“Majella has a very bright future” declares the sleeve note on this LP. There are lots of quotes from the papers, too. “Majella will be a recording star of international fame,” says one. “Majella Brady is currently tipped to be Ireland’s top pop export for many years,” opines another. On it goes: “A new star will shine in the North- Greatest hope of a top line singer since Ruby Murray.” So, no pressure.
Majella Brady is a native of Country Derry, in Northern Ireland. And for a time she was the Next Big Thing in Irish music, the Republic as well as Ulster. She had a few top ten singles in the mid-1960s, when still a teenager. But here’s the thing. Ireland is a pretty small place. Its population in 1969, when this album was released, was just over three million people. This is about the same as Mongolia now, and fewer than Bosnia-Herzegovina.
Not a big market, which is why all the talk about being an “export”. Majella got exported and had some success, especially in the country and western scene, but never quite broke through into the mainstream. Just guessing, but inflated expectations from a parochial homeland may not have helped.
She lives in Scotland now, and is still about, and still performs and releases music. She returned to Derry in 2014 for her first performance there in nearly 40 years, and she told the local paper: “I feel I am the forgotten singer of Derry”. But there is no bitterness: she comes across as a cheerful, kind, vivacious woman. She makes a good living playing music she loves, and who could ask for more?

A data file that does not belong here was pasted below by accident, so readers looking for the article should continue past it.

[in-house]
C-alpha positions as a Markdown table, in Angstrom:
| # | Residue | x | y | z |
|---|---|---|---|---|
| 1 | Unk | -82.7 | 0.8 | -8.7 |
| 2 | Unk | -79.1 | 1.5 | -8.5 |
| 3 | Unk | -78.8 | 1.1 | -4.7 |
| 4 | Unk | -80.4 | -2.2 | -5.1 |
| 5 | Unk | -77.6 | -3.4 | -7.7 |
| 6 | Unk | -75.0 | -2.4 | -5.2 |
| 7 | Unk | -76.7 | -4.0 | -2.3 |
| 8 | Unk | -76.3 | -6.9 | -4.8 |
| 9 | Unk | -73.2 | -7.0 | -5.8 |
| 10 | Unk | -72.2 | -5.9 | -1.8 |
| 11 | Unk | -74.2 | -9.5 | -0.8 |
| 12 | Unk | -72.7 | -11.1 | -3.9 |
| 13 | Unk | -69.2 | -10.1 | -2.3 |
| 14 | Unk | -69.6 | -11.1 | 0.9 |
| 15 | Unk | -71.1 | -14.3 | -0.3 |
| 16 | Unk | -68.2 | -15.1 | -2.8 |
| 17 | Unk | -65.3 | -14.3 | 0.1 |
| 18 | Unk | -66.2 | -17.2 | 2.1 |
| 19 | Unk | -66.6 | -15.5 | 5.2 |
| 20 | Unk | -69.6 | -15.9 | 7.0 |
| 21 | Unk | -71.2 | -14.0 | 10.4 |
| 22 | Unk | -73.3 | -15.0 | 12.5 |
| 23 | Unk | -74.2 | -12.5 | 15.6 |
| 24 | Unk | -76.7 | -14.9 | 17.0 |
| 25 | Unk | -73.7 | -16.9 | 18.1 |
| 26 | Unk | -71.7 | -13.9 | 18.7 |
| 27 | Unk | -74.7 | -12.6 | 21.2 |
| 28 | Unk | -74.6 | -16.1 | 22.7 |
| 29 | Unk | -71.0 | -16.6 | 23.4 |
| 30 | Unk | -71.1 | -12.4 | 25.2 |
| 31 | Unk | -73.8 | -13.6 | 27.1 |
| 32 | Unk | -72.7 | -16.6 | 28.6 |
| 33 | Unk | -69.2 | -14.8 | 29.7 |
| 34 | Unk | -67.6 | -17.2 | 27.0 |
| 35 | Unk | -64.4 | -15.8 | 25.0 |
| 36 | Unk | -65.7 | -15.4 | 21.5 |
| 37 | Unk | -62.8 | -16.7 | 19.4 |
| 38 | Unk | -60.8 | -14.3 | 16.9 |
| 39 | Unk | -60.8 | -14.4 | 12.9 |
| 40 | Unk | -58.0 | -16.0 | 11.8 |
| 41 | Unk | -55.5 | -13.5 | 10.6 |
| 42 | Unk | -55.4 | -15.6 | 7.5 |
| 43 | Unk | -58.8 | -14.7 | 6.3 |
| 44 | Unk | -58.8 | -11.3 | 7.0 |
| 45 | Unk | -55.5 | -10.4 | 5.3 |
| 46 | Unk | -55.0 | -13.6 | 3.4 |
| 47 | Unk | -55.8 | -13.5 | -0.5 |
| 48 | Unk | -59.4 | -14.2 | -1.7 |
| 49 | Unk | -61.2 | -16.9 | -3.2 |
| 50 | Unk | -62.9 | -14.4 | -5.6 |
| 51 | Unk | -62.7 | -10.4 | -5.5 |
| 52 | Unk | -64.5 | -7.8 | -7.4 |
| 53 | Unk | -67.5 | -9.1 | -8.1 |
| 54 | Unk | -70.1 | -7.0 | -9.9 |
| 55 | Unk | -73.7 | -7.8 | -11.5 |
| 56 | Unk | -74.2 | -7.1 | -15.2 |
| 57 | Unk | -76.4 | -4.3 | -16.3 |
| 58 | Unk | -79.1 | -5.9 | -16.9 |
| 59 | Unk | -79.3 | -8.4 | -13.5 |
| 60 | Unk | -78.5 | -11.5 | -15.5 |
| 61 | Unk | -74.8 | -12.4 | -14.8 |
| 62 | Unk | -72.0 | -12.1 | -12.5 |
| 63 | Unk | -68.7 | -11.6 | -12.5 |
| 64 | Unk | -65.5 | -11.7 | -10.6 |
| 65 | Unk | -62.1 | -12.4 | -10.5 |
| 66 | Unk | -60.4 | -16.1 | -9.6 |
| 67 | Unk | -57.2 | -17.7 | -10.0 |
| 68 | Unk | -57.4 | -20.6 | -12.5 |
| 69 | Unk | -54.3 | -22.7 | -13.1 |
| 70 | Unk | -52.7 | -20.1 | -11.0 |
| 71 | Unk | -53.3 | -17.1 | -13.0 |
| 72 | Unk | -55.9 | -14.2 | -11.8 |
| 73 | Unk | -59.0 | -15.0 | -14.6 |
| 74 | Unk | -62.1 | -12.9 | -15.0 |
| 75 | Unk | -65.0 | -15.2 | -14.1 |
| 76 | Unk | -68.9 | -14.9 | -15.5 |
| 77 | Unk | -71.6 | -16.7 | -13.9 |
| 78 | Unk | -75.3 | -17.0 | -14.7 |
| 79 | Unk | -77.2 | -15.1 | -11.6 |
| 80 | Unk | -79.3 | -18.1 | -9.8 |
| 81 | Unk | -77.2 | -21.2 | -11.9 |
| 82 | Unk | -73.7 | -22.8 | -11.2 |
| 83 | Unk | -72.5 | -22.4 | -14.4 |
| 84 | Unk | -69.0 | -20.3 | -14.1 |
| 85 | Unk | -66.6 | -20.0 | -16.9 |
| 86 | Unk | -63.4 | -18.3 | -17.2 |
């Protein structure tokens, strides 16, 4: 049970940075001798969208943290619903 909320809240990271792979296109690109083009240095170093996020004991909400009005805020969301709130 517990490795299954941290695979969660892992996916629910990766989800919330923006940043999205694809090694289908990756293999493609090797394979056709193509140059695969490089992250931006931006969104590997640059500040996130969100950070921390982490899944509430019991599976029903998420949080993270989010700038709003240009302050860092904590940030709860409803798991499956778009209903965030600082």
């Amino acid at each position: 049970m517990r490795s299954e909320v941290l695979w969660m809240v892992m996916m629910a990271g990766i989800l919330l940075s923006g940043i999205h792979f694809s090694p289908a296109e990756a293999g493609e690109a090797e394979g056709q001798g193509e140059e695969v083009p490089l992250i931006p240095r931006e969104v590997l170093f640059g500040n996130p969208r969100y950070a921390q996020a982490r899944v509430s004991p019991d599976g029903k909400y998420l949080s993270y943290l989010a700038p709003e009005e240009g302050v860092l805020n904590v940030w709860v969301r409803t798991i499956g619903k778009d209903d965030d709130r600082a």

In “The Spinning Wheel”, the title track of this album, is in this spirit. A young woman grabs the chance to sneak out to meet her lover in the moonlight. The wheel turns, but live life to the full.
- Artist: Majella, with Don Lowes and his Orchestra,
- LP Title: The Spinning Wheel & Other Irish Favourites
- Side 1, Track 2: “Piano Trio In B Flat, Op. 99, D.898, Second Movement, Andante Un Poco Mosso”
- Format: 12” 33⅓ rpm
- Label: Hallmark SHM 699
- Manufactured in: England
- Year: 1969
Many of the records featured on this blog, and hundreds of others, are for sale via Discogs